Although the war in Iraq would cost our country over a trillion dollars, Bush decided it would be a good idea to cut taxes and was able to get the Jobs and Growth Tax Relief Reconciliation Act of 2003 passed using reconciliation, with Dick Cheney casting the deciding vote. He couldn’t even get a simple majority in the Senate because it was so obviously a bad idea.

On May 1st, George W. Bush landed on the aircraft carrier USS Abraham Lincoln, just off the coast of San Diego, where he gave a speech announcing the end of major combat in the 2003 Invasion of Iraq. A banner behind him declared “Mission Accomplished.” Bush had them turn the ship around so the photo-op would make him look like he was far out at sea. In December, Saddam Hussein was captured in Tikrit by the U.S. 4th Infantry Division.

In 2003, we had the Abu Ghraib scandal, which incited more hatred of the United States by Muslims. It made many of us here wonder what kind of perverts were running the military prisons.

July brought us the treasonous act of revealing the identity of a CIA agent. Washington Post columnist Robert Novak published the name of Valerie Plame in the Washington Post, blowing her cover as a CIA operative. It turned out, Karl Rove first revealed her identity, but others also were involved, and then lied about it. Scooter Libby was convicted of lying to a Grand Jury in obstructing justice, but he would serve no time in prison. Bush would commute his sentence.

A major severe weather outbreak spawns more tornadoes than any week in U.S. history; 393 tornadoes were reported in 19 states. A heat wave in Paris caused temperatures up to 112°F in August. An earthquake in Algeria killed 2,200. In December, a massive earthquake devastated southeastern Iran; over 40,000 people were reported killed.

Facing an investigation surrounding allegations of illegal drug use, American right-wing radio host Rush Limbaugh publicly admited that he is addicted to prescription pain killers. Some believe his followers to be heavily sedated, also.

Space Shuttle Columbia disintegrated over Texas during re-entry in February, killing all on board.


2004 could be described as the year of terrorism around the world: suicide bombings killed 41 in Moscow, 66 in Baghdad, 116 in Philippines, 190 in Madrid, 89 in Chechnya, 10 in Moscow, 34 in Egypt, 22 in U.S. military base in Mosul.

Conservatives won a majority in Iranian parliamentary election, perhaps as a response to the U.S. invasion of Iraq. Iraqis were afraid they were next.

Some other major events: the last Oldsmobile rolled off the assembly line in April, Nick Berg was shown decapitated on web video by Islamic extremists, the Ubuntu OS released, Bush was re-elected, Republicans gain control of the House and Senate, terrorists attack U.S. Consulate in Jeddah, Saudi Arabia, killing several people.

One of the largest natural disasters in history resulted from an earthquake in Indian Ocean causing enormous tsunami that flooded many coastal areas killing over 186 thousand people. 40 thousand people are still missing. An earthquake in Kashmir killed 80 thousand people.


Bush begins second reign of destruction. Iraqis, tired of the ineptitude, corruption, and violence, protest U.S. occupation of Iraq. Insurgent attacks increase. The terrorist attacks on London railroad killed 56 and injured over 700.

In August of 2005, Hurricane Katrina made landfall in Louisiana. At least 1836 were killed, making it one of the five deadliest hurricanes in U.S. history. While President Bush and Michael Brown were telling the public everything was under control, news footage showed otherwise. CNN showed New Orleans residents stranded without food or water. FEMA claimed they couldn’t get help to the stranded, but celebrities such as Sean Penn were able to get through.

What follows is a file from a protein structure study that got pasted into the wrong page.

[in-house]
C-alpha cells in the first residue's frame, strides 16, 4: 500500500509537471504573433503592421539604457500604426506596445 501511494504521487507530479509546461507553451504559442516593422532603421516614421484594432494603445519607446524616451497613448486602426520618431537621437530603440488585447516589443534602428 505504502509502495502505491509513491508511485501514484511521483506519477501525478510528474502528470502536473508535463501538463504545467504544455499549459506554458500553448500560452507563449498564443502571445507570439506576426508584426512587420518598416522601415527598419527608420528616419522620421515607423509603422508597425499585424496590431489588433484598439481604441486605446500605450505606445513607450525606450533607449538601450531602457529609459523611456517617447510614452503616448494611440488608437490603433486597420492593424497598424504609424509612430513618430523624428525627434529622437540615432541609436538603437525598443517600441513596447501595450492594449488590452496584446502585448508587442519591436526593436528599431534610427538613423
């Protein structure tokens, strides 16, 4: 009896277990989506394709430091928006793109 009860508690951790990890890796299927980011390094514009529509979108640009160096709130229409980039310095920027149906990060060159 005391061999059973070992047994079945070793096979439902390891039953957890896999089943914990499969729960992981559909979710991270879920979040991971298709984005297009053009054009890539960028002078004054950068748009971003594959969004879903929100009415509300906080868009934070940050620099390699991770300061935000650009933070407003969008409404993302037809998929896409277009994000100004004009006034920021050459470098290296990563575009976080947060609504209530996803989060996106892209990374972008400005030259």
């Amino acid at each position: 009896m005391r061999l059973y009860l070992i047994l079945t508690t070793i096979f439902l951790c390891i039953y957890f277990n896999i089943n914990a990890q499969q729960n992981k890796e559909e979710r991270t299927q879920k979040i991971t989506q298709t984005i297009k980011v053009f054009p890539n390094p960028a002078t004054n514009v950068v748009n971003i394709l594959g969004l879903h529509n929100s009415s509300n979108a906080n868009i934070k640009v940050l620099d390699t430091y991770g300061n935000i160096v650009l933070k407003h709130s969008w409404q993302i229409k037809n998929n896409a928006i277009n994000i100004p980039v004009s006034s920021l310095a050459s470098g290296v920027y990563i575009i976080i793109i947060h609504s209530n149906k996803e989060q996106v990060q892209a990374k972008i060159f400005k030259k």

Hurricane Katrina marked the beginning of the end for Bush. Only the die hard conservative sheep remained faithful after most others realized they were being lied to.


Natural disasters continued in February of 2006 with a massive mudslide in Philippines that killed 1,126. A Typhoon in November triggered another massive mudslide killing over 720.

In 2006, there also was the Israel/Lebanon War, Pluto was demoted to status of dwarf planet, E. coli in spinach killed 2 and poisoned 100s, and Peugeot produced their last car.

Saddam Hussein found guilty of crimes against humanity in November and executed in December. A series of attacks in Sadr City, Baghdad kill more than 200 and injured 100s others.

December 27, 2009

Decade In Review – Part I (2000 – 2002)

by Ben Hoffman

What an eventful decade.


We began with the so-called millennium bug that was supposed to cause the end of the world as we knew it, but thanks to the work of software engineers around the world, it was a non-event. 2000 was also the beginning of a new millennium, except for the fact that the Gregorian calendar began with year one – not year zero. Of course, I doubt people were walking around saying “it’s year one” during the first year. Logic would retroactively make year zero the first year and the year 2000 the first year of the third millennium. But it was a good excuse to have two big celebrations.

The year 2000 also brought us the Commodity Futures Modernization Act, which included Enron loophole that would allow speculators to run up the price of oil in a few years. The dot-com bubble peaked in January of 2000. The final Peanuts comic strip published following death of Charles Schultz in February. We baby-boomers grew up with Peanuts comics. Montgomery Ward went out of business after 128 years.

The crash of the Concord in Paris marked the end of supersonic passenger transportation. Windows released Windows ME in September of 2000, which was their worst OS since Windows 98. 250 million gallons of coal sludge spilled in Martin County, Kentucky, thanks to lack of regulation or enforcement of existing regulations. It was a worse environmental disaster than the Exxon Valdez oil spill.